Since the RAM has such an important role to play, the amount of memory it holds has a lot of significance.
If a computer does not have much memory to boot the OS and handle the programs running on it, it will affect the performance and make the system slower. Hence, the larger the amount of memory a computer has, the more software and programs it can run and improve the efficiency of the PC.
A typical computer usually has about 8 GB of RAM. Newer systems can boast of having up to 64GBs. If you are using programs and software which take up a lot of space, such as Adobe, Photoshop, etc. you might need a more significant RAM Memory. But, even if you have sufficient memory but a lot of programs running at the same time, it might slow down the memory fetching operation of the RAM. We shall discuss the different types of RAM next.
Types of RAM
- SRAM and
Static RAM is a random access memory type that retains information as long as power is provided to the SRAM. It does not have to be periodically refreshed.
But why termed as ‘Static’? This is because the data is held statically without any need of refreshing, i.e. the information in the memory is retained in the memory as long as power is supplied.
The SRAM gives quicker access to data and is more expensive than the next type of RAM we will be discussing, the DRAM.
When we want to look for a piece of data in any memory, it takes a while for the information to be accessed from memory and to return the status of its availability, and the data (if present). The time taken for this action is called Access Time. The SRAM has a small access time, lasting about ten nanoseconds.
The internal structure of an SRAM consists of six transistors. Two transistors, i.e. transistor 5 & 6, are pass transistors which are connected to the bit lines. They are used during the read-write operations to manage the availability of a memory cell. The remaining four transistors (i.e. Transistors 1, 2, 3 and 4) form two cross-coupled inverters. Thus, transistors 1 and 2 forms one CMOS inverter pair, and the remaining two transistors, 3 and 4, form the other CMOS inverter pair. Due to the complex architecture of the SRAM, it costs more for manufacturing this memory. We shall now see the simplified circuit.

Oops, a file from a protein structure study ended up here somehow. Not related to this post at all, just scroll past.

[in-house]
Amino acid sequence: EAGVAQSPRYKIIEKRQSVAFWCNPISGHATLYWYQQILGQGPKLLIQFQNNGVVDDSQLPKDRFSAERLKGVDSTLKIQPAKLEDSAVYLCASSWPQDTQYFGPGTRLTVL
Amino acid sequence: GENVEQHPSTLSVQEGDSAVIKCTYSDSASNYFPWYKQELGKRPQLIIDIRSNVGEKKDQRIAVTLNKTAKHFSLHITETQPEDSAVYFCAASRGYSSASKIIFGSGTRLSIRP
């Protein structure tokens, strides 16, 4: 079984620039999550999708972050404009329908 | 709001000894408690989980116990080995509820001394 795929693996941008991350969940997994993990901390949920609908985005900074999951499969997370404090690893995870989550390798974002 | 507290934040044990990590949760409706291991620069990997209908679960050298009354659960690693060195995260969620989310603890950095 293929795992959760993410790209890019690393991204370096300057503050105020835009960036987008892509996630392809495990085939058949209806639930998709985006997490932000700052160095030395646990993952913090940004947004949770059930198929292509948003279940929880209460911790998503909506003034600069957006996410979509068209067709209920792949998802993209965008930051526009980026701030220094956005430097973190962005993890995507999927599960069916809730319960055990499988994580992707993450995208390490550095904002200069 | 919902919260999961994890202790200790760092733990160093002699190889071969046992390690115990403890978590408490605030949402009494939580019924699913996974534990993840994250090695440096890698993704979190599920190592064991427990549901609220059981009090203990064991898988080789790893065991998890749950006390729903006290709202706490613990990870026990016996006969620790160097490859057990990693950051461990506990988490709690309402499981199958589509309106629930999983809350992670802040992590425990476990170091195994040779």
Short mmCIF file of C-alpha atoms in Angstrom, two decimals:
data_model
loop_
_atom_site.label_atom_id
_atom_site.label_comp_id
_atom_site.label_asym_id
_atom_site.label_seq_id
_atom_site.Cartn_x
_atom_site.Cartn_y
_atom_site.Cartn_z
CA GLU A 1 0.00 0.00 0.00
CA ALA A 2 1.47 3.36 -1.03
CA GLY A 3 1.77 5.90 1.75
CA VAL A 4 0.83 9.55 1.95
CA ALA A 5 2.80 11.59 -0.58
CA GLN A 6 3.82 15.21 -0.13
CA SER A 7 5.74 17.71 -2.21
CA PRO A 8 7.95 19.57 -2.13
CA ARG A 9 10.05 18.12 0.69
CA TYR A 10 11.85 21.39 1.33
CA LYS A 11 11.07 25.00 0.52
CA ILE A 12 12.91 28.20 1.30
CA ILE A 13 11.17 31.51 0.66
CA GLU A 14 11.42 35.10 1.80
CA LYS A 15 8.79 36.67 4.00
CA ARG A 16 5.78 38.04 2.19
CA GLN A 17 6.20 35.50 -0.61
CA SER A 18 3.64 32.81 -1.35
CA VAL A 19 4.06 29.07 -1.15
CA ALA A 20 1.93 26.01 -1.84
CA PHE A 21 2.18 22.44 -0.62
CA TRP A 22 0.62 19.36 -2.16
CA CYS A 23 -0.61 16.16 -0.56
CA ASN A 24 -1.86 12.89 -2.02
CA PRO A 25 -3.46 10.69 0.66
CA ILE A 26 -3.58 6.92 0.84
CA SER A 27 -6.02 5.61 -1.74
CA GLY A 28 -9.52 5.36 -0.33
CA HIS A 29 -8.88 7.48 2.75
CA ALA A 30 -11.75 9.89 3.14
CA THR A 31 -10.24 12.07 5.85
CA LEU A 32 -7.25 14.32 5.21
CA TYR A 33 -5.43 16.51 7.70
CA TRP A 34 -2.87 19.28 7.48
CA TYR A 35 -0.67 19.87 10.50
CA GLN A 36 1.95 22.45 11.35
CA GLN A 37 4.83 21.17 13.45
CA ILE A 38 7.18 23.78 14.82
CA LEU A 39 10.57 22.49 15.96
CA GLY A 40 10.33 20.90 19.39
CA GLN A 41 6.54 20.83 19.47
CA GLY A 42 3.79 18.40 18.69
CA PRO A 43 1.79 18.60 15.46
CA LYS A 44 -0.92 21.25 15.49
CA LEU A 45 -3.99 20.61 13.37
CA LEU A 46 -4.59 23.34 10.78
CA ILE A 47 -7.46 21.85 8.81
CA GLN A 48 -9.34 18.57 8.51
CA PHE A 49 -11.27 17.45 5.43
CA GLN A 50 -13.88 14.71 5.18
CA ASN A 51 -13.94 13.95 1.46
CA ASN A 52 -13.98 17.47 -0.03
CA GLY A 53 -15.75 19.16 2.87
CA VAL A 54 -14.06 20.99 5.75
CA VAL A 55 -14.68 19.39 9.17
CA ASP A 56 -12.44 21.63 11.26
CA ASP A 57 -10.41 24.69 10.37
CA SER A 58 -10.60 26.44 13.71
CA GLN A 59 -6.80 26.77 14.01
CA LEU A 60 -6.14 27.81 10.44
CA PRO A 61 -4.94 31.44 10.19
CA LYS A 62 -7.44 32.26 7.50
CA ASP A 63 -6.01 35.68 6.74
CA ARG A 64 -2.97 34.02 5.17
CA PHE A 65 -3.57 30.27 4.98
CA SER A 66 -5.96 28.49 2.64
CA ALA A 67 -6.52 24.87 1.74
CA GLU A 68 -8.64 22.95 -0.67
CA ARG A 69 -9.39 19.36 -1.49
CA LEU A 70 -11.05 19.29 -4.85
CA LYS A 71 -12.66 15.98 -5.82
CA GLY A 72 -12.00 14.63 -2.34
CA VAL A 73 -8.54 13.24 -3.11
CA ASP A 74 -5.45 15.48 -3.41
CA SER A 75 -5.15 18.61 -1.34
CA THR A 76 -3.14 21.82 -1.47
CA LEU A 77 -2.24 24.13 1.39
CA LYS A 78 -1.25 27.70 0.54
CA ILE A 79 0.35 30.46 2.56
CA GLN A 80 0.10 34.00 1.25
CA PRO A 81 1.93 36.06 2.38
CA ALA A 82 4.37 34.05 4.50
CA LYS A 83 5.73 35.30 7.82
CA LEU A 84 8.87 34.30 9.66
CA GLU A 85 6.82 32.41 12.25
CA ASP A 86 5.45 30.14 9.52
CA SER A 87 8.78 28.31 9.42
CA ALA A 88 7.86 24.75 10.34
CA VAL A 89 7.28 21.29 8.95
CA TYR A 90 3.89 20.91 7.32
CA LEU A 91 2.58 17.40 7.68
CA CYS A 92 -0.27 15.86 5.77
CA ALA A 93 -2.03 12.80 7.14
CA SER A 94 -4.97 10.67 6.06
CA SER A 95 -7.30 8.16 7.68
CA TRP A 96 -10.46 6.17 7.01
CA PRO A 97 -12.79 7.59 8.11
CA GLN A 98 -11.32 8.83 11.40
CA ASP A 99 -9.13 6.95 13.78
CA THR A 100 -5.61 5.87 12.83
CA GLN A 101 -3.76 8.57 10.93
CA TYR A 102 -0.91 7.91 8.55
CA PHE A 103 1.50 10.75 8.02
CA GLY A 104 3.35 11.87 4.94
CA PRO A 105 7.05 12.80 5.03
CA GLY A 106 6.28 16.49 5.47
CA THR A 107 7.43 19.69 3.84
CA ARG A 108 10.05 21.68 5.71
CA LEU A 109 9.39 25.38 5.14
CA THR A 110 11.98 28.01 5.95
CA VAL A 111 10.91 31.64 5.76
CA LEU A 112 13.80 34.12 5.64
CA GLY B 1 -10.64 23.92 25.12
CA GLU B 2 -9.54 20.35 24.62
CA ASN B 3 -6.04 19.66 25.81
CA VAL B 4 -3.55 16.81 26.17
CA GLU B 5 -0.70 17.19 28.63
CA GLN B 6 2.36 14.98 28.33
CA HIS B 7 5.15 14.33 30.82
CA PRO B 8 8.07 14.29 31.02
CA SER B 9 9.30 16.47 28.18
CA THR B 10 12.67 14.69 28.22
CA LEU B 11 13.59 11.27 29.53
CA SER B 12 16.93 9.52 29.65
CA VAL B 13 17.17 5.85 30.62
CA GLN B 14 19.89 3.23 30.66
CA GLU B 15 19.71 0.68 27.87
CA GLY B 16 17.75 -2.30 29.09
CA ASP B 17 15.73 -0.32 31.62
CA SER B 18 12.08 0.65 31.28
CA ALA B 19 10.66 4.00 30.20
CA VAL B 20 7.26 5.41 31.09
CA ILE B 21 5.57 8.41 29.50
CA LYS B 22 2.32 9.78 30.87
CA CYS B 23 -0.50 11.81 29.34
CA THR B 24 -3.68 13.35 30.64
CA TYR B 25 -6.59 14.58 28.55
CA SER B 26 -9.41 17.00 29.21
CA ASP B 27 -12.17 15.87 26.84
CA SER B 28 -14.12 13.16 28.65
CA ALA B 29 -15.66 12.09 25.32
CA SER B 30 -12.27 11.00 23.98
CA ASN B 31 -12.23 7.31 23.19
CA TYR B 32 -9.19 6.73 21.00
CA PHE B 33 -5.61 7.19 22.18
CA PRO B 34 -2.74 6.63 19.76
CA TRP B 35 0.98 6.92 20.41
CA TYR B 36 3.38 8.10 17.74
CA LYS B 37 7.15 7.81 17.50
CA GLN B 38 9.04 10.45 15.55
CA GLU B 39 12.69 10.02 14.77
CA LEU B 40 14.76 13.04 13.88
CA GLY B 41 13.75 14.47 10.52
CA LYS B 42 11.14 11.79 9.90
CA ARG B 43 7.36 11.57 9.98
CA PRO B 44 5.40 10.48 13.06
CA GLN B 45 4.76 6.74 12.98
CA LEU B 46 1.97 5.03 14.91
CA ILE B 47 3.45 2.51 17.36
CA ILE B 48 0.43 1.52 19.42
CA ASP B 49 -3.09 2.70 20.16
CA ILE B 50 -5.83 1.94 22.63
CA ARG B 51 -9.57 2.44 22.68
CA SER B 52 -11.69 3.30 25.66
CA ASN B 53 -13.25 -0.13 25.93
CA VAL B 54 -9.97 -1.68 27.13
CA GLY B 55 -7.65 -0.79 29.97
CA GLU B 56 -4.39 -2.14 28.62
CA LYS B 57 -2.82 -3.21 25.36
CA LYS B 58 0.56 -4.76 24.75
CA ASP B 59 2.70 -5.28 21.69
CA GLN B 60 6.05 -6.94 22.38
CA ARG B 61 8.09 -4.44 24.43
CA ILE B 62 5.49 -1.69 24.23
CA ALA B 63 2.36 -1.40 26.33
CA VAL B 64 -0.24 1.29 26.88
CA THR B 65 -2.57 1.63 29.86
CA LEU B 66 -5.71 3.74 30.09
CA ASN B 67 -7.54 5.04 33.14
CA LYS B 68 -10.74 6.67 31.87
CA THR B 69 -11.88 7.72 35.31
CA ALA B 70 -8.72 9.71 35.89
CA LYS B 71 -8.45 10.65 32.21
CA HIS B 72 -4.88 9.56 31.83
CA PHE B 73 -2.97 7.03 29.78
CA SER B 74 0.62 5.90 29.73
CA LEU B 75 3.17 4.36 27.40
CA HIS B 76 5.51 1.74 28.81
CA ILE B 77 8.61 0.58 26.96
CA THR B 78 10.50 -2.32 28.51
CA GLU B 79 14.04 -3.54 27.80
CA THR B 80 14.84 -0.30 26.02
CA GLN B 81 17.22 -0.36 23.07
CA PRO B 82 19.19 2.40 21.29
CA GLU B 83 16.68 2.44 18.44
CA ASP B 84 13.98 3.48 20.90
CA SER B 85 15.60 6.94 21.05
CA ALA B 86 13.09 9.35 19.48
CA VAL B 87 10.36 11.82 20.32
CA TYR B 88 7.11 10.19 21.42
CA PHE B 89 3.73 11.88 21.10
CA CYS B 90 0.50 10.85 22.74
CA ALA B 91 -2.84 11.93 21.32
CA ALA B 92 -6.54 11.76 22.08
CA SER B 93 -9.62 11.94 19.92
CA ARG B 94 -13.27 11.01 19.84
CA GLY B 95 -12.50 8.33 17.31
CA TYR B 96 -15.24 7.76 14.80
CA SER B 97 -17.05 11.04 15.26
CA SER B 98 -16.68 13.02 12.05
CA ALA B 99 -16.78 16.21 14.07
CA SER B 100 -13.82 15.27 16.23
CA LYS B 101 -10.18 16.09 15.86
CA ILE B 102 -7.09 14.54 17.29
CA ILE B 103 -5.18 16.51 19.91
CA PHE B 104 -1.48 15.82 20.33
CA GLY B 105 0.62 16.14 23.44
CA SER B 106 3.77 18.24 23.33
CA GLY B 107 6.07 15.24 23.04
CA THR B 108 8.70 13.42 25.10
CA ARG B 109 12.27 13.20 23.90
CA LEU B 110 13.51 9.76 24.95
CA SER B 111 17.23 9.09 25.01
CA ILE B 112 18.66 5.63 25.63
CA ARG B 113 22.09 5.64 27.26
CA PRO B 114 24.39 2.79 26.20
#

Thus, the SRAM stores a memory bit of information on between these two cross-coupled inverters. The two stable states of the inverters characterize 0 and 1. If we give the input to any transistor as 1, its output is zero, thus acting as the input for the next inverter, whose output is 1, and this is how the system remains running as long as power is present.
We can also have another system configuration with only four transistors in the architecture.
The only difference in this circuit is that the PMOS is replaced with high impedance resistors. Thus, this reduces the number of transistors being used. The only drawback of this circuit is that there is continuous power dissipation across the resistors, which results in heating of the system, and thus might degrade the performance and reduce the life of the SRAM.
Due to the intricate architecture and the increased manufacturing cost, the RAM on most computer motherboards is the DRAM.
Applications of the SRAM
Due to the high speed of operation, SRAM is used for cache memory and as part of the digital-to-analog converter on video cards. It is also found in CDs, printers, routers, DVDs and digital cameras.
The Dynamic RAM, also called DRAM, is the most common type of RAM in the computer. It is termed as ‘Dynamic’ because the system needs to be activated frequently, or made ‘dynamic’ so that it doesn’t lose its information. But why would it lose information? Let us learn about it in the next section. DRAM chips have an access time ranging between 50 to 150 nanoseconds, which is a bit more when compared with the SRAM.